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/ English words derived from blowing
Can you name the words etymologically related to blowing?
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Additional material sourced from the Oxford English Dictionary.
Rhymes with Sheep
An antisocial, violent and often mentally disturbed person
Greek 'psykhe', 'mind' (akin to 'psykhein', 'to blow') + 'pathos', literally 'suffering'
Urine-collecting organ in the human body
Old English 'blædre', ultimately from Proto-Indo-European base *bhle-, 'to blow' (whence also 'bloom' and 'blow' itself)
Unnecessary, excessive, redundant
Latin 'superfluus', literally 'overflowing', from 'super-', 'over' + 'fluere', 'to flow' (ultimately from Proto-Indo-European *bhel- (2), whence also English 'bowl' and 'bloat')
(Buddhism) Freedom from karma and the endless cycle of death and rebirth
Sanskrit निर्वाण (Nirvāṇa), literally 'extinction', from 'nis-', 'out' + vâ, 'blowing'
Any of several diseases characterized by a rash of skin pustules (usually qualified as with chicken-, cow-, etc.)
Respelling of Middle English 'pockes', 'pustules', ultimately from Proto-Indo-European *bhu-, 'to blow'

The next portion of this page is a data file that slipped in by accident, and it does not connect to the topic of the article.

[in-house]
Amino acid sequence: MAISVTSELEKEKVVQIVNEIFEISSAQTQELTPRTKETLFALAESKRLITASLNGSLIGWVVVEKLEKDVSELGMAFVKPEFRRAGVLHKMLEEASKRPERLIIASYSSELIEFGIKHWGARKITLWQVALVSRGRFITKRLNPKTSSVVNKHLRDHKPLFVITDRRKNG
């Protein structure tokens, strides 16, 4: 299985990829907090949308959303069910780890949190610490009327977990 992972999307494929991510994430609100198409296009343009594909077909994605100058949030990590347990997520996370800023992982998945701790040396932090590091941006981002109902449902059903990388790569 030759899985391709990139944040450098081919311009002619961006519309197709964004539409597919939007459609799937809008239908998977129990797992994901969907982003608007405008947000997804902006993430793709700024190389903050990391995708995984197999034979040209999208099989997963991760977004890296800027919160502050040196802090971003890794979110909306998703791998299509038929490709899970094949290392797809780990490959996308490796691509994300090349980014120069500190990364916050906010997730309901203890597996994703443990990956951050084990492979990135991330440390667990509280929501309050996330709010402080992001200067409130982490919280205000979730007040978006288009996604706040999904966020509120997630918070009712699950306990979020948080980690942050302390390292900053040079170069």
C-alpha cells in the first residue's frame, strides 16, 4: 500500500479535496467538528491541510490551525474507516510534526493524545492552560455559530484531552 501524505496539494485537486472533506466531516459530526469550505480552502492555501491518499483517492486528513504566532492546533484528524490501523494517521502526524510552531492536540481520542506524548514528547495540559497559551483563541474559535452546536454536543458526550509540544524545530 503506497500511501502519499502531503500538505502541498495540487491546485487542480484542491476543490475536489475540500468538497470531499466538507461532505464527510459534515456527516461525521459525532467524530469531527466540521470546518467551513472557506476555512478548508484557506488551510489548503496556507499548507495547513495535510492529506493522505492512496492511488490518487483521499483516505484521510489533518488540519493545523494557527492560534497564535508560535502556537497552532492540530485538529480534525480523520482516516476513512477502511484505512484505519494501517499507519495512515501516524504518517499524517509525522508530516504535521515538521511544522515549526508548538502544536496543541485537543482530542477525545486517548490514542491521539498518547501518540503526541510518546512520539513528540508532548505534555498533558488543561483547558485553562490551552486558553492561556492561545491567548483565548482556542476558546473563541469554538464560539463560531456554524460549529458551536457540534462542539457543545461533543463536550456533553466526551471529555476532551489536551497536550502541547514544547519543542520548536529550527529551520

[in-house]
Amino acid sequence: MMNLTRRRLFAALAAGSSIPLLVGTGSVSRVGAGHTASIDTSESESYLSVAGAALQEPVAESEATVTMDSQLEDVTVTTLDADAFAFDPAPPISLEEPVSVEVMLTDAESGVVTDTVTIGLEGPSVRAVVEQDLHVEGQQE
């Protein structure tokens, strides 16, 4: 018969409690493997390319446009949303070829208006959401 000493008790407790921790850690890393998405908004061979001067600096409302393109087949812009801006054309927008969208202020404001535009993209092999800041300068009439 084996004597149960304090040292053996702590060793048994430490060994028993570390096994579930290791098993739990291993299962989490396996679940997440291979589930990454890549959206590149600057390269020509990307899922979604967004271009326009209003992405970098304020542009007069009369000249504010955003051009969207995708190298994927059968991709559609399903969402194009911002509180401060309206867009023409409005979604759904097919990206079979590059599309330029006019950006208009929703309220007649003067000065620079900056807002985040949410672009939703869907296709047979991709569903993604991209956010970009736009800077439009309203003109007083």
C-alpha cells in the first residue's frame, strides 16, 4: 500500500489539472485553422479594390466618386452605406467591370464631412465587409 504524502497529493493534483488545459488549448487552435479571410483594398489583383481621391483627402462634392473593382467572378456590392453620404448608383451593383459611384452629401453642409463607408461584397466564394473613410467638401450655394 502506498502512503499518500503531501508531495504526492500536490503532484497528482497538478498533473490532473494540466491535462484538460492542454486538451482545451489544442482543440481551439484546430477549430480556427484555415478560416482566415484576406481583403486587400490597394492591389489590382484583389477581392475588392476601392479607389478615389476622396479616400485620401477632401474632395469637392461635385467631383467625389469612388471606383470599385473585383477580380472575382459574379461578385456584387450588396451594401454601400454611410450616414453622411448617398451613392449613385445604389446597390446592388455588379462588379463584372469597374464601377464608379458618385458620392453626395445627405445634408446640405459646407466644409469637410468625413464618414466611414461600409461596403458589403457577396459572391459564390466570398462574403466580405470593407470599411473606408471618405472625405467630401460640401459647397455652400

Light and fluffy dish made by baking a froth of egg whites and other ingredients until it rises
French 'soufflé', 'puffed up', from Latin 'sufflare', literally 'to blow up from below'
Condition of the atmosphere with respect to temperature, cloudiness, etc.
Old English 'weder', ultimately from Proto-Indo-European base *we-, 'to blow' (whence also English 'wind')
Excretion of sweat through the skin
Latin 'perspirare', literally 'to blow or breathe through'; 'spirare', 'to blow, to breathe', is also the source of English 'spirit'
The distinctive taste of something
Latin 'flator', 'odour', literally 'that which blows', from 'flare', 'to blow'
Chief god in Norse mythology
Old Norse 'Oðinn', ultimately from Proto-Germanic base *wet-, 'to blow, to inspire'
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